To read more about recommended intake, expected BP drop, sources of salt and how to reduce salt in your diet, including information on high-salt foods click here.

Saturated fat

Saturated fat is found in meat, particularly red meat, (and it is not always visible) and dairy products. Don't concern yourself with the term saturated - it refers to a chemical property - not the amount, just think of them as bad fats. They affect blood pressure by affecting your metabolism . Since these are mainly found in red meats you can easily enough reduce saturated fats by eating more poultry and fish. You don't need to completely stop red meat intake, when you do eat it, go for lean cuts of meat and ensure you trim off any visible fat. Low fat dairy products are easy to come by and it is as much about changing shopping habits as anything else.

Reducing saturated fats also reduces your cholesterol levels which reduces your risk of heart disease and obesity which has other health benefits too.

Click here for more detail on cutting down on saturated fats

Fruit and vegetables

When I was young, I knew that as an adult I would relish making my children eat their greens - a kind of revenge for what my parents put me through. I didn't expect myself to be admonishing adults and complete strangers though. Oh well, here we go; you must eat your greens! Greens (and vegetables of other colours) and fruit are an essential part of a high blood pressure diet - packed with vitamins, minerals and roughage - simple to cook, versatile and, yes, tasty.

You probably do eat fruit and vegetables but possibly just not enough, so make sure you eat some with each meal of the day.


(NOT included in this category are grains of salt!)

Otherwise, rice, pasta, beans and pulses - and bread - are included. Fully exploiting the range of options available here will probably result in you reaching parts of your local supermarket you have never seen before. It will be well worth it.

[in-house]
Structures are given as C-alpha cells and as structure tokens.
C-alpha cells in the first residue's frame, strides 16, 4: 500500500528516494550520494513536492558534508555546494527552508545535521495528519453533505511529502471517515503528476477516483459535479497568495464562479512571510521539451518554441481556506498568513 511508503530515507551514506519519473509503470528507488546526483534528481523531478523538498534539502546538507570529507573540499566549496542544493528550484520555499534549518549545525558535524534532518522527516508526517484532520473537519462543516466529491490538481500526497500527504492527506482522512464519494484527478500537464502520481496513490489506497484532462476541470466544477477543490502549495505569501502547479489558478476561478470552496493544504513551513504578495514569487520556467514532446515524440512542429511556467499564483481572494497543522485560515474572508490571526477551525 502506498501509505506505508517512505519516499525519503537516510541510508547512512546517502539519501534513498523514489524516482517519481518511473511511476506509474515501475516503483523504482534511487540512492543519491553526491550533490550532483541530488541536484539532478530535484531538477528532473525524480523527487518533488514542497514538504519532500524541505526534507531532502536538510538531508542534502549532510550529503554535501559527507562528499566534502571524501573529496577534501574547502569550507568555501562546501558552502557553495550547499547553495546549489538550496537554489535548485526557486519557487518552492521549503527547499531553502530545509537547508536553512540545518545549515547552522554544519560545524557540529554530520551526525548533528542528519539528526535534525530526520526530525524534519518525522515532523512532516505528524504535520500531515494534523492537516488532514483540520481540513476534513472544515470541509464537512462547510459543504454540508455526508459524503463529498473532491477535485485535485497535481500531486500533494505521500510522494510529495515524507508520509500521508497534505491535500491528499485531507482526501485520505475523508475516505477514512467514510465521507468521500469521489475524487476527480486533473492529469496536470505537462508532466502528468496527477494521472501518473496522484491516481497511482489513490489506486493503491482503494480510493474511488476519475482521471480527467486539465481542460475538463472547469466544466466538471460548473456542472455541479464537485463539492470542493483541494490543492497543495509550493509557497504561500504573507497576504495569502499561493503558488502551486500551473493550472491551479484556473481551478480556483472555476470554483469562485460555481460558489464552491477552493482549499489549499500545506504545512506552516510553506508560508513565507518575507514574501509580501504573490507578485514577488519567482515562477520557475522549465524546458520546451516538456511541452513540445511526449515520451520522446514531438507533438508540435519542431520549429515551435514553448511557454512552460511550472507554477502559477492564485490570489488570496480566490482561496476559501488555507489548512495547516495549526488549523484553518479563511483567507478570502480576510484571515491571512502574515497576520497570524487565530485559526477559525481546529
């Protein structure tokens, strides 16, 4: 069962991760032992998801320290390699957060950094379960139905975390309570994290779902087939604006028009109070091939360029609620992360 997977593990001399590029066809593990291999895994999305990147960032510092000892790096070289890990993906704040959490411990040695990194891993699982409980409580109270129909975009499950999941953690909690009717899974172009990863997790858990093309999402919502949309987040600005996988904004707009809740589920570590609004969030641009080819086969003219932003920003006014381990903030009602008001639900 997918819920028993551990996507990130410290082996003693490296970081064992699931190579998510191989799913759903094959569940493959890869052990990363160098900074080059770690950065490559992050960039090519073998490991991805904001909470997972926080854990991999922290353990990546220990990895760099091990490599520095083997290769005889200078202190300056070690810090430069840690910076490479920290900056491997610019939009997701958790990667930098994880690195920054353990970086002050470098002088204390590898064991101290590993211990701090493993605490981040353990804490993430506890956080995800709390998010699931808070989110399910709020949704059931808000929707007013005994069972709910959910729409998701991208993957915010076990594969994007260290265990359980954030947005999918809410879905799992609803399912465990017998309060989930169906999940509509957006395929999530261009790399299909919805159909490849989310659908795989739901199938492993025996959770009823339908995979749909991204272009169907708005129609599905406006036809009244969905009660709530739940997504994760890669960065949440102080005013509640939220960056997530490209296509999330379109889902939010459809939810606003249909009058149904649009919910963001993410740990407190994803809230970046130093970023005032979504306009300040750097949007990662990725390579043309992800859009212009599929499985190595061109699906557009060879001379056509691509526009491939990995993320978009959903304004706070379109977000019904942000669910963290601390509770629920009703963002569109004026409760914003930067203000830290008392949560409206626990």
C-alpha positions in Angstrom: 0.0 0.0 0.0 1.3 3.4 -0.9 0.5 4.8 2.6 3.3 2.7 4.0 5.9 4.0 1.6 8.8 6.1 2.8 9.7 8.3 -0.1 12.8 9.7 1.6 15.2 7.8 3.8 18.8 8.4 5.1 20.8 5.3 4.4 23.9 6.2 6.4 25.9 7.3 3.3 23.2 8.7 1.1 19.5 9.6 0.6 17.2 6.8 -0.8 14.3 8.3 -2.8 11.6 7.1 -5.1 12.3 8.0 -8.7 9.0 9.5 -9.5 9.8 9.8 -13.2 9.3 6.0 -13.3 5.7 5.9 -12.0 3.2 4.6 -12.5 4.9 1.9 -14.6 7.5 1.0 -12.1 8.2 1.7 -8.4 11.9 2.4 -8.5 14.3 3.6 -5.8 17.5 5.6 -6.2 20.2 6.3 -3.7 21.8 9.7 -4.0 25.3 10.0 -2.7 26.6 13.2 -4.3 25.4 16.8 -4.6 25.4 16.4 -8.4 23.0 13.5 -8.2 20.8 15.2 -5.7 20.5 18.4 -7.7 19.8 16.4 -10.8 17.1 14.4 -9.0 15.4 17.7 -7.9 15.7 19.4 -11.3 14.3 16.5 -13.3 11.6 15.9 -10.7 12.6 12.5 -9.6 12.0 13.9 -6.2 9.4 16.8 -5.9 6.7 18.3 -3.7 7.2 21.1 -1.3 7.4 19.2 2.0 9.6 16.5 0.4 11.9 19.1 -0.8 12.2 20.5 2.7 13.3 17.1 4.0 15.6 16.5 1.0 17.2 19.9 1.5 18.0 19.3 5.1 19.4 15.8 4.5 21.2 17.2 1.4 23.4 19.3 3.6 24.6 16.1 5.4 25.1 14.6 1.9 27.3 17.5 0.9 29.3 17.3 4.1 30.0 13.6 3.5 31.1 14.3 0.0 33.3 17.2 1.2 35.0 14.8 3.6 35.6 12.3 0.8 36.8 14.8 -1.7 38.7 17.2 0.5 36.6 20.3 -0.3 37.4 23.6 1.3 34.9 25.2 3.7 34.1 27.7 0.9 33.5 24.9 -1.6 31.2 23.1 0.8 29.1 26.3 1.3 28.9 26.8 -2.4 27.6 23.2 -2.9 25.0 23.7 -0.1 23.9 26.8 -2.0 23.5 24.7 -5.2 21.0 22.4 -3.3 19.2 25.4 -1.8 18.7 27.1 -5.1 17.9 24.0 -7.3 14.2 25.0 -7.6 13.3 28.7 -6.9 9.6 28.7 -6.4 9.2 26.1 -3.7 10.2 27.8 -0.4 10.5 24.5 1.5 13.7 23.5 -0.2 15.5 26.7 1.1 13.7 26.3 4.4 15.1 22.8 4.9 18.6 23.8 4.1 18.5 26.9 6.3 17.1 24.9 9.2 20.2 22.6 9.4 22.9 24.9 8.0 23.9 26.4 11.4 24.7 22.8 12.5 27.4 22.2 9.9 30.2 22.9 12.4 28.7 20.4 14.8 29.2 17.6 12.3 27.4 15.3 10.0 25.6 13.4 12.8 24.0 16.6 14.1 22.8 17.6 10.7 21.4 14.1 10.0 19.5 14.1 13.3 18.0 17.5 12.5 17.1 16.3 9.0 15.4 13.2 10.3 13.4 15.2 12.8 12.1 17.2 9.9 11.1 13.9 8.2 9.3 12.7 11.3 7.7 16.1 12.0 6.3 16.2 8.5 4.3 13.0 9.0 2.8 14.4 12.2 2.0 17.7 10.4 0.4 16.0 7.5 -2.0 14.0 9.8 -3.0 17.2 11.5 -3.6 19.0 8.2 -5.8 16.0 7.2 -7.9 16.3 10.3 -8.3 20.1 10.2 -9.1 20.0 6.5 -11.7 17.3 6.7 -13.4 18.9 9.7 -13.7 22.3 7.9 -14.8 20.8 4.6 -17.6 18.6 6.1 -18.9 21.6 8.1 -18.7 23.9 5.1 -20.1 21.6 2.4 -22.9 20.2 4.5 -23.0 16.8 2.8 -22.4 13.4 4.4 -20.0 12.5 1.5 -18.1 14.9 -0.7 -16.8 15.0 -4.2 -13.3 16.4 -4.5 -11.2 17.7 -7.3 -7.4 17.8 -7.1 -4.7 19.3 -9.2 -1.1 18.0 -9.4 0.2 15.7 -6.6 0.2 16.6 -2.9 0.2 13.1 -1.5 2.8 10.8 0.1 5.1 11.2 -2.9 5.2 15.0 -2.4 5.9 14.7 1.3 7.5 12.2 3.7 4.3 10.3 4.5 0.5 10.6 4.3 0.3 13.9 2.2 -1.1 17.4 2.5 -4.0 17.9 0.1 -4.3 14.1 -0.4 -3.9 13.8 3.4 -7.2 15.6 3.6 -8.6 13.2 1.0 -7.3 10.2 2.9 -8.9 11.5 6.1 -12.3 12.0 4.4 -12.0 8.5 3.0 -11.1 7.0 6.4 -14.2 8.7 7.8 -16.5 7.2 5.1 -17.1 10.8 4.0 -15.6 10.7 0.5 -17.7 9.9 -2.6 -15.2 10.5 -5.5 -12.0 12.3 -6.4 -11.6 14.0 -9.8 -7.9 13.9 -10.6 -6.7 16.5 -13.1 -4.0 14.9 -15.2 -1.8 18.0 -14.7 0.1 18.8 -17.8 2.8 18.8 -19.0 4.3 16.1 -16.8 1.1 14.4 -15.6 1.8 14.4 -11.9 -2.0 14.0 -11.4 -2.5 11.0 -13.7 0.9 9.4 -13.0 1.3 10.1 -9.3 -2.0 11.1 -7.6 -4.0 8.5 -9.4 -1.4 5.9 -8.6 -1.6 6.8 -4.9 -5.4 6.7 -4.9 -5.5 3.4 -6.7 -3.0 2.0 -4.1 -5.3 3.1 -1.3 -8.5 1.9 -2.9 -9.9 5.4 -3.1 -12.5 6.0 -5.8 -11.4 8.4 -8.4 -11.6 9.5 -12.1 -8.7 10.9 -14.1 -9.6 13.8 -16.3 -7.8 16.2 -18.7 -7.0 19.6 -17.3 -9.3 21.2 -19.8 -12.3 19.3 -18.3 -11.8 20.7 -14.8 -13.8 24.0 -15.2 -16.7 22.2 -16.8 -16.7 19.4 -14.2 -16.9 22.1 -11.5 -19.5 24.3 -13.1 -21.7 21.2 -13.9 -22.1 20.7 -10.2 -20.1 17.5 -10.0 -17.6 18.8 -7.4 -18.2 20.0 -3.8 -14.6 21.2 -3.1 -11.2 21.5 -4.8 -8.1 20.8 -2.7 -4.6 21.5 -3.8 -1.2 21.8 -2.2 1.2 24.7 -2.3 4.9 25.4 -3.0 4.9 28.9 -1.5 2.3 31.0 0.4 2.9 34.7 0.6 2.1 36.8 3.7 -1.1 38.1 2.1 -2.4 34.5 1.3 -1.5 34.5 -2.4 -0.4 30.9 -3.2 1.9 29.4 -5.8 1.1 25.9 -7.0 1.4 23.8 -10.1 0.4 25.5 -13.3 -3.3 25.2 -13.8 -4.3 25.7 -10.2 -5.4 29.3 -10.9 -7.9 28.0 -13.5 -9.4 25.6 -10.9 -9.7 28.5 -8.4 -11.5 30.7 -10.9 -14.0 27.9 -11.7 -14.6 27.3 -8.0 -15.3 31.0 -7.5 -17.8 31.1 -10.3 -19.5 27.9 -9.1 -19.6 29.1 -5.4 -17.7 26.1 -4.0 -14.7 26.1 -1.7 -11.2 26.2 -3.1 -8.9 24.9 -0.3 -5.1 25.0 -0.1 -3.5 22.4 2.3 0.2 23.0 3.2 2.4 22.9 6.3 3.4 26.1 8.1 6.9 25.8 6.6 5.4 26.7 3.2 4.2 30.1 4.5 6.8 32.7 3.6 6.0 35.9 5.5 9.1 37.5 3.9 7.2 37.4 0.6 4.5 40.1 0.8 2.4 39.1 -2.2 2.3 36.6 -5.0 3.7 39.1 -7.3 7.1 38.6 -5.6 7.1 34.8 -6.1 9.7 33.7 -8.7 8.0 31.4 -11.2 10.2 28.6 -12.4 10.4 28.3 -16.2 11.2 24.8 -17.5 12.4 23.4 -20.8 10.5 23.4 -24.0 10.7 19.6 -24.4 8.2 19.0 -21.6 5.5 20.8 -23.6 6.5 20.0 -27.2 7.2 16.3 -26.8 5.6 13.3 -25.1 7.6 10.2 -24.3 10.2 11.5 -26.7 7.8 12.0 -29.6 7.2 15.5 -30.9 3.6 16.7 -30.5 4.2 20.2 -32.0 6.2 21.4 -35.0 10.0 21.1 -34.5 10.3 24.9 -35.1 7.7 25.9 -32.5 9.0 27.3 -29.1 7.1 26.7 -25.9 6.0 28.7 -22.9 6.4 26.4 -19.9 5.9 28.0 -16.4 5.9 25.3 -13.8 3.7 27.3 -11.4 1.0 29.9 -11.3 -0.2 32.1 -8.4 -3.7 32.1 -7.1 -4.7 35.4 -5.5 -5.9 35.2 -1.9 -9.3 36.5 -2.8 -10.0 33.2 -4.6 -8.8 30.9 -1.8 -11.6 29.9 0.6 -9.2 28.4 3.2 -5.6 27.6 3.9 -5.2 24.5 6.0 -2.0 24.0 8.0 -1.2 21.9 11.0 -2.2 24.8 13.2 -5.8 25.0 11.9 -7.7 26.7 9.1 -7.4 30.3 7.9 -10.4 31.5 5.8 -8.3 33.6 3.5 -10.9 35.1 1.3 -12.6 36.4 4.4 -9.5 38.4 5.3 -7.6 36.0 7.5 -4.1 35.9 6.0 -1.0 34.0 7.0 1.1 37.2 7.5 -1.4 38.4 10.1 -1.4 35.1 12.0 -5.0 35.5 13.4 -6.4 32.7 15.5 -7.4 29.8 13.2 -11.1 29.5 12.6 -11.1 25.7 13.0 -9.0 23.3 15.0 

Grains are often refined - rice, pasta for example. So one habit you will need to get into is choosing the 'brown' or wholemeal version of everything - 'brown rice, wholemeal bread, wholemeal pasta, wholemeal cereal (see interesting research findings here) etc. Remember, you do not have to abandon your old habits totally - just add more of the above into your daily menu. Talking of choosing - I think I should round up with a note on shopping.

Blood pressure-friendly shopping

This does not mean stress-free supermarkets with easy parking and carts that wont insist on steering themselves and with nice wide uncluttered aisles - it means buying the right stuff. You would be amazed how many people say something like, 'I never seem to have the right foods', as if the food somehow selected itself. (Many men probably do think it happens like that!)

You have to be proactive with your shopping - make sure certain things are always on the list. You will have to know (or write down) certain numbers that will enable you to read labels and know what to avoid. I'll repeat that - 'read labels!'. The government has done its bit and made the manufacturers put labels on the food telling us what is in it. Now we have to use that information to ensure we buy food that is appropriate for the high blood pressure diet. And, I'm sorry but you will have to avoid certain sections of the supermarket like the plague.

Trust me, once you shop right you will eat right!

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This page was last modified on : May 16, 2011.

Exercise for Seniors

A complete Guide to Exercise for older Adults and seniors.

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Written by a doctor and personal trainer, this is a guide to exercise for older adults and seniors. Particularly useful if you are concerned about taking up exercise after a long break, it includes useful safety tips and gradually takes readers through to a complete work-out. Each exercise is pictured and can be modified to suit different fitness levels.